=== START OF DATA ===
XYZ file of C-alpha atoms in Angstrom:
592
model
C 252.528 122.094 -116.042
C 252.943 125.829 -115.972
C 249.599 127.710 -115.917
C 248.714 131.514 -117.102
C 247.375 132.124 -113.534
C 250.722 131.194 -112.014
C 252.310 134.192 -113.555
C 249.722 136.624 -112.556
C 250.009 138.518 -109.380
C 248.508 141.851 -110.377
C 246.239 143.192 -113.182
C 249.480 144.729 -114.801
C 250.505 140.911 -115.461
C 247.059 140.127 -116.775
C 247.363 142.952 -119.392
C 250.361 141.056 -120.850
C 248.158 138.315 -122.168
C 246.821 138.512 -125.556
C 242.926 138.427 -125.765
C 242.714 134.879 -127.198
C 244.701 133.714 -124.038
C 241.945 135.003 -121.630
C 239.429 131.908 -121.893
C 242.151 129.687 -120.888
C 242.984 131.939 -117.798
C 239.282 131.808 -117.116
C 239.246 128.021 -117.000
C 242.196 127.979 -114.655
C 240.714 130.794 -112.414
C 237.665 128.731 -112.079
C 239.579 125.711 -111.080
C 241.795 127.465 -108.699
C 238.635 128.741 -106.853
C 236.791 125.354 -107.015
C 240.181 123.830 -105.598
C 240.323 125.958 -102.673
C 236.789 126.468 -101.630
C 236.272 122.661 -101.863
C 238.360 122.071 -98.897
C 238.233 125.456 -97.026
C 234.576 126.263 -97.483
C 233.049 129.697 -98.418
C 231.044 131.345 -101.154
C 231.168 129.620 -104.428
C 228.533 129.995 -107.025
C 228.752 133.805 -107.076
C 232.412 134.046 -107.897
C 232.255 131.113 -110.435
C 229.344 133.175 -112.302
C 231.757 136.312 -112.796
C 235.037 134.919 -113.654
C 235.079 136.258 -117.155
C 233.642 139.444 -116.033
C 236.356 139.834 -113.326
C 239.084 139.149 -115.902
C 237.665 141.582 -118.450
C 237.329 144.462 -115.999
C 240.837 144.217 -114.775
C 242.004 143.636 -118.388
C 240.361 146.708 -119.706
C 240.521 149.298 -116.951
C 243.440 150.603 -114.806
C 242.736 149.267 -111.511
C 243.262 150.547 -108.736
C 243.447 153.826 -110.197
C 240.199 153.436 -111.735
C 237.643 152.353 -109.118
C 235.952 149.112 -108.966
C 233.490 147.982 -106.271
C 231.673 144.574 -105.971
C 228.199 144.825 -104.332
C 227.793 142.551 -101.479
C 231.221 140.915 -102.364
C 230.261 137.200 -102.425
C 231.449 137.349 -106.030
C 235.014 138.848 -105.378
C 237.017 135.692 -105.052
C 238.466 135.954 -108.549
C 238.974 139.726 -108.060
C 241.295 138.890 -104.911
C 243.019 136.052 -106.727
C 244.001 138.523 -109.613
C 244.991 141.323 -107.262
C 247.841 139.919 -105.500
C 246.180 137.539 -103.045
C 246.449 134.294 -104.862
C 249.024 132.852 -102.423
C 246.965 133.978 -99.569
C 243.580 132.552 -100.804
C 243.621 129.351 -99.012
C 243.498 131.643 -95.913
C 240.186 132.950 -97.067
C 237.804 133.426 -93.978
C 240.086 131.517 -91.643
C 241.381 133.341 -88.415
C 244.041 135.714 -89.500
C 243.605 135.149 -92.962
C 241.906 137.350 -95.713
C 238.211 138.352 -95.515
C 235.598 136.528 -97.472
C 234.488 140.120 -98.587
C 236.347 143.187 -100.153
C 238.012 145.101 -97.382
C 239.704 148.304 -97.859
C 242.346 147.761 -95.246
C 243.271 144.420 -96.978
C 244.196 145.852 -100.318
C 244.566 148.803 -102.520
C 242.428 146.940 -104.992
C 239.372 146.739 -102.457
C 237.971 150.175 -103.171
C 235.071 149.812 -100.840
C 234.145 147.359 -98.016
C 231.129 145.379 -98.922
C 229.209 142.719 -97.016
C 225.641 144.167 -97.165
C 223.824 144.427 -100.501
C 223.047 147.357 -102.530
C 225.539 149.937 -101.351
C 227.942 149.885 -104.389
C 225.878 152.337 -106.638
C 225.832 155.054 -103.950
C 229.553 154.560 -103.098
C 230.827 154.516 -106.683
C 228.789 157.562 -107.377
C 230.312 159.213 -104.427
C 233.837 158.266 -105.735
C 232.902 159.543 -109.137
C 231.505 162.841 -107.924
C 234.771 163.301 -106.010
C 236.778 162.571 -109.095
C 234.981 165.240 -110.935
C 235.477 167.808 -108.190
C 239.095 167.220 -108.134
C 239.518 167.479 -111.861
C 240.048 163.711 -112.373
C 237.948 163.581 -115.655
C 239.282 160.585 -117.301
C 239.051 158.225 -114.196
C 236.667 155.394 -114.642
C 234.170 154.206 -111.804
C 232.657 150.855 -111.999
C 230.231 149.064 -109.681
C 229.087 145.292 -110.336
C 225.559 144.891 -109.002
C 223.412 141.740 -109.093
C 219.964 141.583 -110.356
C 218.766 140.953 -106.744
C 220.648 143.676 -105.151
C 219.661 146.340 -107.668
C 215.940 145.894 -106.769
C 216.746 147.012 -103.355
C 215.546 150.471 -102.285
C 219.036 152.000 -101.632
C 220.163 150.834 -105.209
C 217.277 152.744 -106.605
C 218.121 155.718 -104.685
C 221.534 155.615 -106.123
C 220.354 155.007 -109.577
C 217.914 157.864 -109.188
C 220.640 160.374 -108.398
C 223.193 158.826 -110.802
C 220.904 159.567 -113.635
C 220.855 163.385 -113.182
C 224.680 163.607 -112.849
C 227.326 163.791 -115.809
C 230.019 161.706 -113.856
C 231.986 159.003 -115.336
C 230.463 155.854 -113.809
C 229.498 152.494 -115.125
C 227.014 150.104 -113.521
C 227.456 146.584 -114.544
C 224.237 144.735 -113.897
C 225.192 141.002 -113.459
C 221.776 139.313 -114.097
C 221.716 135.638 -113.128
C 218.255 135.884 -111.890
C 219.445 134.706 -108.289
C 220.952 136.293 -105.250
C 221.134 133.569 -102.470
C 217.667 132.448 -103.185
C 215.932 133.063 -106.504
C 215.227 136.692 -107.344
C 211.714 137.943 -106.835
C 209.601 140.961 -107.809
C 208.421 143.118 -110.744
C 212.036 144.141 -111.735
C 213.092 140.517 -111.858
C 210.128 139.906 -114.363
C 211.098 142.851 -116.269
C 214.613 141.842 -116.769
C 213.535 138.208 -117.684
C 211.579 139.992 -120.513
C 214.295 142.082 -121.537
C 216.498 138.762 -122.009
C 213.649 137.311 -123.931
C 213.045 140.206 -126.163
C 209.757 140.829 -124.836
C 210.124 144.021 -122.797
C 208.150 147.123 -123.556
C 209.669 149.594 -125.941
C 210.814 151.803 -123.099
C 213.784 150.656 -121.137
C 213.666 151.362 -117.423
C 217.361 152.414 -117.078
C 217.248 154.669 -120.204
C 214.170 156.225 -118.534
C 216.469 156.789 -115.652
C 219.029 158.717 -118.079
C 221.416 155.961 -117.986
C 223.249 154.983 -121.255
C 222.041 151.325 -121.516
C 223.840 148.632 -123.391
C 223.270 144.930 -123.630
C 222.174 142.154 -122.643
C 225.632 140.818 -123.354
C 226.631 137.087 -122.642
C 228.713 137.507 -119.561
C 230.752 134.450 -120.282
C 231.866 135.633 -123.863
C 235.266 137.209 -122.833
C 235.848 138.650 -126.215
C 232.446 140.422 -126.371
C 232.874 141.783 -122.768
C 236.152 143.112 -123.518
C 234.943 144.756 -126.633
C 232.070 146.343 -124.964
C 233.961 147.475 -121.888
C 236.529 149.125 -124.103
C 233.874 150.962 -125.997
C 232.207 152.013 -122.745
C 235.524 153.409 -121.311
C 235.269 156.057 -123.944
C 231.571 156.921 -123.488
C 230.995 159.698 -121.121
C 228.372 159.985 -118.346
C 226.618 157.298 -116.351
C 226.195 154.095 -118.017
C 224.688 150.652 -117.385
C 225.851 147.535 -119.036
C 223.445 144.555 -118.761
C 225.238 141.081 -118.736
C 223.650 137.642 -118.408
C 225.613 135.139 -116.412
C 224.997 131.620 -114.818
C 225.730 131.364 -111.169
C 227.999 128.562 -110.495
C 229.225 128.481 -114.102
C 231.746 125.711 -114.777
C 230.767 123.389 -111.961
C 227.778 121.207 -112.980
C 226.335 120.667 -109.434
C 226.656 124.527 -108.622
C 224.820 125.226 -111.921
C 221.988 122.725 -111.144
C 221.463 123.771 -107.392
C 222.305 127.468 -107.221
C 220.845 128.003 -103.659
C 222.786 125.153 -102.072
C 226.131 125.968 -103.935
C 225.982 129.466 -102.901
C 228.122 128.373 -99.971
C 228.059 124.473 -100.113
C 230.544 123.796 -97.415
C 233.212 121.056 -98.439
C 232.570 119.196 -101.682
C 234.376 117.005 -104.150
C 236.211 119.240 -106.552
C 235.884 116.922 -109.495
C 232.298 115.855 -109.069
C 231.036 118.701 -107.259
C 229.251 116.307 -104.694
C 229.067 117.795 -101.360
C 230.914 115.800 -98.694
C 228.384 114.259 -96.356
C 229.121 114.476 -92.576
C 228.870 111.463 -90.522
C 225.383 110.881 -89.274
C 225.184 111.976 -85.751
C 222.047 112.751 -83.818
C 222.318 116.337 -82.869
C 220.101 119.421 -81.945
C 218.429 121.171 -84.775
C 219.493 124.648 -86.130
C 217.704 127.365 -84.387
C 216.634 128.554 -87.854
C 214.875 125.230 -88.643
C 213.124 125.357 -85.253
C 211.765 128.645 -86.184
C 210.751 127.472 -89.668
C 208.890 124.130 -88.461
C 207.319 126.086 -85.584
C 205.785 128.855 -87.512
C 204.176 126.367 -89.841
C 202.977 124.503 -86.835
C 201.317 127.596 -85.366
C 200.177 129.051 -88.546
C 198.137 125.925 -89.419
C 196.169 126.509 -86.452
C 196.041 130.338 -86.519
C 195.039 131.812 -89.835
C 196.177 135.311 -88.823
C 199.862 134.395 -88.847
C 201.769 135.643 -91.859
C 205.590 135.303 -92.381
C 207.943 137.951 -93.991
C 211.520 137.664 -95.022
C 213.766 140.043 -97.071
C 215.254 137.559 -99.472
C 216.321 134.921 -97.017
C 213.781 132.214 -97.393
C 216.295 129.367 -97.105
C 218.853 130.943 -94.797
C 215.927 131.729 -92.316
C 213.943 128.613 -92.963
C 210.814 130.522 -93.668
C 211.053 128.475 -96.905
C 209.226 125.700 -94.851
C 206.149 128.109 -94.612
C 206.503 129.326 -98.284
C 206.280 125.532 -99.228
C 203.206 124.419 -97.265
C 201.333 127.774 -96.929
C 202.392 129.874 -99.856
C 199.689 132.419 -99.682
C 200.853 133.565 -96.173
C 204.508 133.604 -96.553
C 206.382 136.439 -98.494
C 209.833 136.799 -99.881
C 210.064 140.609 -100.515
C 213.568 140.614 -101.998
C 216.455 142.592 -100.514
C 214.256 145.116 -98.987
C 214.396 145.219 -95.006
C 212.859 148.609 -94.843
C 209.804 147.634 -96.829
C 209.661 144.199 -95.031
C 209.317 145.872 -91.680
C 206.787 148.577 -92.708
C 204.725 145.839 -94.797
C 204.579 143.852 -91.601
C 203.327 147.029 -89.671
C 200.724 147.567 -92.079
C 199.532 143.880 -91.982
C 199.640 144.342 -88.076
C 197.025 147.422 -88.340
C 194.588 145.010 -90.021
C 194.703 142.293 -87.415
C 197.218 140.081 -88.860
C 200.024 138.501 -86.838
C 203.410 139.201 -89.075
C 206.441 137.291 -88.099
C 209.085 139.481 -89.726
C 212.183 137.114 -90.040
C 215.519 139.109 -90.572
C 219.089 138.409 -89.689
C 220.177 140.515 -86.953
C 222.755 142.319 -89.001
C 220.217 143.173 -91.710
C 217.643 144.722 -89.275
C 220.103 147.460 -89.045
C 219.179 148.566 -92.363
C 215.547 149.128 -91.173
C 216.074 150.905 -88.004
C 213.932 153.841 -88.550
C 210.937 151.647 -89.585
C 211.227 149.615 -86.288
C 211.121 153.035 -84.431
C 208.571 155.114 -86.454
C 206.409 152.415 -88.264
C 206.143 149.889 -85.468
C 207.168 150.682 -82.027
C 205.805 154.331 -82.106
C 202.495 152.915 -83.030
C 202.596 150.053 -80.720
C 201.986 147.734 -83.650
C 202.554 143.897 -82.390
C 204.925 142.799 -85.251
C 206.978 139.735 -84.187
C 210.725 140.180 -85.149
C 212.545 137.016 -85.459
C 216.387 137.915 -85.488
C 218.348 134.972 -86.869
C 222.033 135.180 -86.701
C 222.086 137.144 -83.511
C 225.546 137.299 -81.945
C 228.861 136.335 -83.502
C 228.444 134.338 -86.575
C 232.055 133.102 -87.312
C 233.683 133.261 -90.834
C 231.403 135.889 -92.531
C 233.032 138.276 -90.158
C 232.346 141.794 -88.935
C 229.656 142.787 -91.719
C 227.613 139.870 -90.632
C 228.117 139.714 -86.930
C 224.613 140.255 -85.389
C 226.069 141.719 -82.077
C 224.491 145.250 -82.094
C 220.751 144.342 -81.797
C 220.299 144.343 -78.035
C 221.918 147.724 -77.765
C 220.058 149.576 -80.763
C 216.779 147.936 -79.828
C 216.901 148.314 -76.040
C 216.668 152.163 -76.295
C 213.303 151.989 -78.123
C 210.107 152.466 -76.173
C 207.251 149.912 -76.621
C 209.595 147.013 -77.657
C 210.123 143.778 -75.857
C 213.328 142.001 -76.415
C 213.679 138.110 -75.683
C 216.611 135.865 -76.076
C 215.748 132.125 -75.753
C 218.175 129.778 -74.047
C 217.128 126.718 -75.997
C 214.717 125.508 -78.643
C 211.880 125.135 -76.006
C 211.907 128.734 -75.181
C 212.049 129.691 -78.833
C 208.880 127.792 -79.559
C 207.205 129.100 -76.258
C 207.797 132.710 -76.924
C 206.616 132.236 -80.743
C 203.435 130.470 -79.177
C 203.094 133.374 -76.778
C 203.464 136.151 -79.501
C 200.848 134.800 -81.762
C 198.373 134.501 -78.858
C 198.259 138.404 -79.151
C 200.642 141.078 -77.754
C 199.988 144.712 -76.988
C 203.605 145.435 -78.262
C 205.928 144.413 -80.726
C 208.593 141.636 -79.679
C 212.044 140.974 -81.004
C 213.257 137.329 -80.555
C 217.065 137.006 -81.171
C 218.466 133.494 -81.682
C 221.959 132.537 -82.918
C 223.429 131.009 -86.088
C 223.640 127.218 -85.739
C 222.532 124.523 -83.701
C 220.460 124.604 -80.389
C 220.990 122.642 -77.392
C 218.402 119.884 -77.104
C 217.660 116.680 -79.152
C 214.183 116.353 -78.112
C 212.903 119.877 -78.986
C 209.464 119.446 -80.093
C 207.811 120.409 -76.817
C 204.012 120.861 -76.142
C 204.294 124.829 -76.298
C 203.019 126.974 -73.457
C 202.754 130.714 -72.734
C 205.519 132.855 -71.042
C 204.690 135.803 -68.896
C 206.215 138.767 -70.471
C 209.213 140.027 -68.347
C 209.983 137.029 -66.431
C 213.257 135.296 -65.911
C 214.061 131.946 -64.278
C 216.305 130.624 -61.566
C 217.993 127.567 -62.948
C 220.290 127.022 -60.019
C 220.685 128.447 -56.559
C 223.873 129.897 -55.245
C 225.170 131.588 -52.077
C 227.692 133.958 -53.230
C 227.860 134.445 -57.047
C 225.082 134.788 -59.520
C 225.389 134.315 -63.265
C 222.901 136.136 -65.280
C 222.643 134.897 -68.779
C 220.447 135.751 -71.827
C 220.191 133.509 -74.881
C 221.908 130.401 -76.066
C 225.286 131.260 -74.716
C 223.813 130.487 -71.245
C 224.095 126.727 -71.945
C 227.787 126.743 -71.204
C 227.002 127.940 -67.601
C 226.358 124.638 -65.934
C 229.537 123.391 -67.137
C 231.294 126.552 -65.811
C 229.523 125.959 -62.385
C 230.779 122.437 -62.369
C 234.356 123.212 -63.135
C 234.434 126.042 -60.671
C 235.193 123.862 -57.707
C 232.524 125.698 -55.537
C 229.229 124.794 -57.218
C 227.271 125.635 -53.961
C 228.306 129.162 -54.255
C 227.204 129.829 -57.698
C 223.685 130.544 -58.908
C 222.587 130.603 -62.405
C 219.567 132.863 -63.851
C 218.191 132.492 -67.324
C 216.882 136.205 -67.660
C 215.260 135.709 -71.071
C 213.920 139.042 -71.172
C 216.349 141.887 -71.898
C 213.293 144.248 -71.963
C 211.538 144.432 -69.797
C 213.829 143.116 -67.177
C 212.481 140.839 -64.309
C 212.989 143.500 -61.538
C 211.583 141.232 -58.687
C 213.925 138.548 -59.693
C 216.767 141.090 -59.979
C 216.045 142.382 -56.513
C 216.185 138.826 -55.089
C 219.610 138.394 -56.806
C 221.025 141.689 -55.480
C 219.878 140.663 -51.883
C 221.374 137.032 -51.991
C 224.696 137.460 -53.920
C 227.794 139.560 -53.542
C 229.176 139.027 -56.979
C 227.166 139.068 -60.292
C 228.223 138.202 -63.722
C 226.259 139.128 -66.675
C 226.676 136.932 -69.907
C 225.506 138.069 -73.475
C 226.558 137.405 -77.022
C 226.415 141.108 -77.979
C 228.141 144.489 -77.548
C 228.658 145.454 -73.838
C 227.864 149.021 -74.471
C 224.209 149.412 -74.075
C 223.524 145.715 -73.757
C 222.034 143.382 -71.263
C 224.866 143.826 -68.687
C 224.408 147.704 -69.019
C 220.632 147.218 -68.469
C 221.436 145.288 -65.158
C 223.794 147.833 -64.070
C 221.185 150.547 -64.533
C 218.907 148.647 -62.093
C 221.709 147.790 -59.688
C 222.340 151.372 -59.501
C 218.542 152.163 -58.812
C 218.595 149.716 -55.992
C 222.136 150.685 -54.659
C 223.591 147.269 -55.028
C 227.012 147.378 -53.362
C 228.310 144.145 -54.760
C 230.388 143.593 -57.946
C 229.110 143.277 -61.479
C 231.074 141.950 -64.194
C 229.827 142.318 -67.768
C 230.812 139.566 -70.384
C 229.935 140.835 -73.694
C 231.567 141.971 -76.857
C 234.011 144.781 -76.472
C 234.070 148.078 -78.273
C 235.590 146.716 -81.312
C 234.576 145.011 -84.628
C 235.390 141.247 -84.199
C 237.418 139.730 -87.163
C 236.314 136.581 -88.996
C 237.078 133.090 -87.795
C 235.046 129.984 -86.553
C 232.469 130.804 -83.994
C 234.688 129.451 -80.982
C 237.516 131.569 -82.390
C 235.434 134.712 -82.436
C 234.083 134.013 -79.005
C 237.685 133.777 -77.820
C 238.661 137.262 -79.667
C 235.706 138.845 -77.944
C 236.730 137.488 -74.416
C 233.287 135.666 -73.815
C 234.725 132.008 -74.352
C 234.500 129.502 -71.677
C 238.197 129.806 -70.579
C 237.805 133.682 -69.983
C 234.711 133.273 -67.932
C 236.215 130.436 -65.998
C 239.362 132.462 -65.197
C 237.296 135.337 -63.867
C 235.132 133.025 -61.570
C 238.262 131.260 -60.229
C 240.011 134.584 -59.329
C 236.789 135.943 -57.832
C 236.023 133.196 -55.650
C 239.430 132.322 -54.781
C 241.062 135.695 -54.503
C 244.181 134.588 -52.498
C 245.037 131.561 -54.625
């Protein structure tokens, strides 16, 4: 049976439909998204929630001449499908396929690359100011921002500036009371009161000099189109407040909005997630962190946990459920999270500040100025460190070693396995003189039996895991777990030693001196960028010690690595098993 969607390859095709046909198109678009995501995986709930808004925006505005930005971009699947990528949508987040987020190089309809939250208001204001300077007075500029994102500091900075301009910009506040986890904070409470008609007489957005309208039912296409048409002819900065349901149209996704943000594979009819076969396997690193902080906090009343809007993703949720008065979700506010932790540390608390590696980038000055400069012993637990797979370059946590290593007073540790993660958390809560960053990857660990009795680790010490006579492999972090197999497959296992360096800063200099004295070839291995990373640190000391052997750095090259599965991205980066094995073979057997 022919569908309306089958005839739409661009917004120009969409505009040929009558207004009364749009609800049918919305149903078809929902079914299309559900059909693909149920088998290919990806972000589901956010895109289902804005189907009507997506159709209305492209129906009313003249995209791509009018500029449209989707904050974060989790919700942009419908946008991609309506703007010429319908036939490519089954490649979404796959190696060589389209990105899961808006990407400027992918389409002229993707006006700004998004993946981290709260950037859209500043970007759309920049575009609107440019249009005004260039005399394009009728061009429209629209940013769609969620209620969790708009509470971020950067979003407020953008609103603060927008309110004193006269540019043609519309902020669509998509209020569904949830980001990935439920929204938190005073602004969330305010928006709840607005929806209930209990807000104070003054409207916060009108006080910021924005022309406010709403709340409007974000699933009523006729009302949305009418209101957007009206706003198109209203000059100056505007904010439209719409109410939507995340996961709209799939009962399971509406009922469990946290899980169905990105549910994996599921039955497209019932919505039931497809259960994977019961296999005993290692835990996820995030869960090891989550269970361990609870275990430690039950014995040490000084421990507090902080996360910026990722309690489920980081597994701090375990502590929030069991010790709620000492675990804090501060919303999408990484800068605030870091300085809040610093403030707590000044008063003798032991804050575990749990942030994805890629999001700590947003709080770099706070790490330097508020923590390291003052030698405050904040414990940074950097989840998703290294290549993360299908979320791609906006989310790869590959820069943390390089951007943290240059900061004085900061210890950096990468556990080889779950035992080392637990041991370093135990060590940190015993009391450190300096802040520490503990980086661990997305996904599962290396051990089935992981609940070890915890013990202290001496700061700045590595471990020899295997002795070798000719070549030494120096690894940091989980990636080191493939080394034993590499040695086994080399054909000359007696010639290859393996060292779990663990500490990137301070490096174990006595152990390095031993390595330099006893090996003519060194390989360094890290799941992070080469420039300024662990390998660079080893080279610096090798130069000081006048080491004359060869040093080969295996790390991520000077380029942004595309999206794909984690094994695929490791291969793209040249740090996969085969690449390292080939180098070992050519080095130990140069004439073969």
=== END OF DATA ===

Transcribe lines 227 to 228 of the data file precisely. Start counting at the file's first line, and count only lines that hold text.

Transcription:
C 232.874 141.783 -122.768
C 236.152 143.112 -123.518